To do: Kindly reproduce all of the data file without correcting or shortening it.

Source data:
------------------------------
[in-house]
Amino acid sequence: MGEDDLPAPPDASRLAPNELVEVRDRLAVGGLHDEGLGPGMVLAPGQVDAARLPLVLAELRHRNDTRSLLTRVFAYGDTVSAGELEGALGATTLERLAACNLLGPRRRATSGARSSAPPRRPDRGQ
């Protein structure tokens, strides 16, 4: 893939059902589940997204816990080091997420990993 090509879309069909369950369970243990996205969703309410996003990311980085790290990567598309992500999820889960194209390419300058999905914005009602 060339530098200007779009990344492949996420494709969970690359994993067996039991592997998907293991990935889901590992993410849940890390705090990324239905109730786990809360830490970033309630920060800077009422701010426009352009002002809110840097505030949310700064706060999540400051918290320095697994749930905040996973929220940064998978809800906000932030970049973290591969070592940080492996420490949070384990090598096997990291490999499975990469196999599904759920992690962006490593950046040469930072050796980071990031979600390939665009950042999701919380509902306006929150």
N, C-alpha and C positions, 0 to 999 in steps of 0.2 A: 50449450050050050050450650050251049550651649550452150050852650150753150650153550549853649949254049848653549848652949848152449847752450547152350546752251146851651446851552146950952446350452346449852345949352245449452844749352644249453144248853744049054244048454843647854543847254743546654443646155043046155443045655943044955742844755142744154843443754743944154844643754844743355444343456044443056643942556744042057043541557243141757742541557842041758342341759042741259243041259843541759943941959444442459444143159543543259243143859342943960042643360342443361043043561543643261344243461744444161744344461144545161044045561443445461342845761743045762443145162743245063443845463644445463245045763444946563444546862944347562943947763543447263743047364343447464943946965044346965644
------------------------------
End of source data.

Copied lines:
[in-house]
Amino acid sequence: MGEDDLPAPPDASRLAPNELVEVRDRLAVGGLHDEGLGPGMVLAPGQVDAARLPLVLAELRHRNDTRSLLTRVFAYGDTVSAGELEGALGATTLERLAACNLLGPRRRATSGARSSAPPRRPDRGQ
């Protein structure tokens, strides 16, 4: 893939059902589940997204816990080091997420990993 090509879309069909369950369970243990996205969703309410996003990311980085790290990567598309992500999820889960194209390419300058999905914005009602 060339530098200007779009990344492949996420494709969970690359994993067996039991592997998907293991990935889901590992993410849940890390705090990324239905109730786990809360830490970033309630920060800077009422701010426009352009002002809110840097505030949310700064706060999540400051918290320095697994749930905040996973929220940064998978809800906000932030970049973290591969070592940080492996420490949070384990090598096997990291490999499975990469196999599904759920992690962006490593950046040469930072050796980071990031979600390939665009950042999701919380509902306006929150």
N, C-alpha and C positions, 0 to 999 in steps of 0.2 A: 50449450050050050050450650050251049550651649550452150050852650150753150650153550549853649949254049848653549848652949848152449847752450547152350546752251146851651446851552146950952446350452346449852345949352245449452844749352644249453144248853744049054244048454843647854543847254743546654443646155043046155443045655943044955742844755142744154843443754743944154844643754844743355444343456044443056643942556744042057043541557243141757742541557842041758342341759042741259243041259843541759943941959444442459444143159543543259243143859342943960042643360342443361043043561543643261344243461744444161744344461144545161044045561443445461342845761743045762443145162743245063443845463644445463245045763444946563444546862944347562943947763543447263743047364343447464943946965044346965644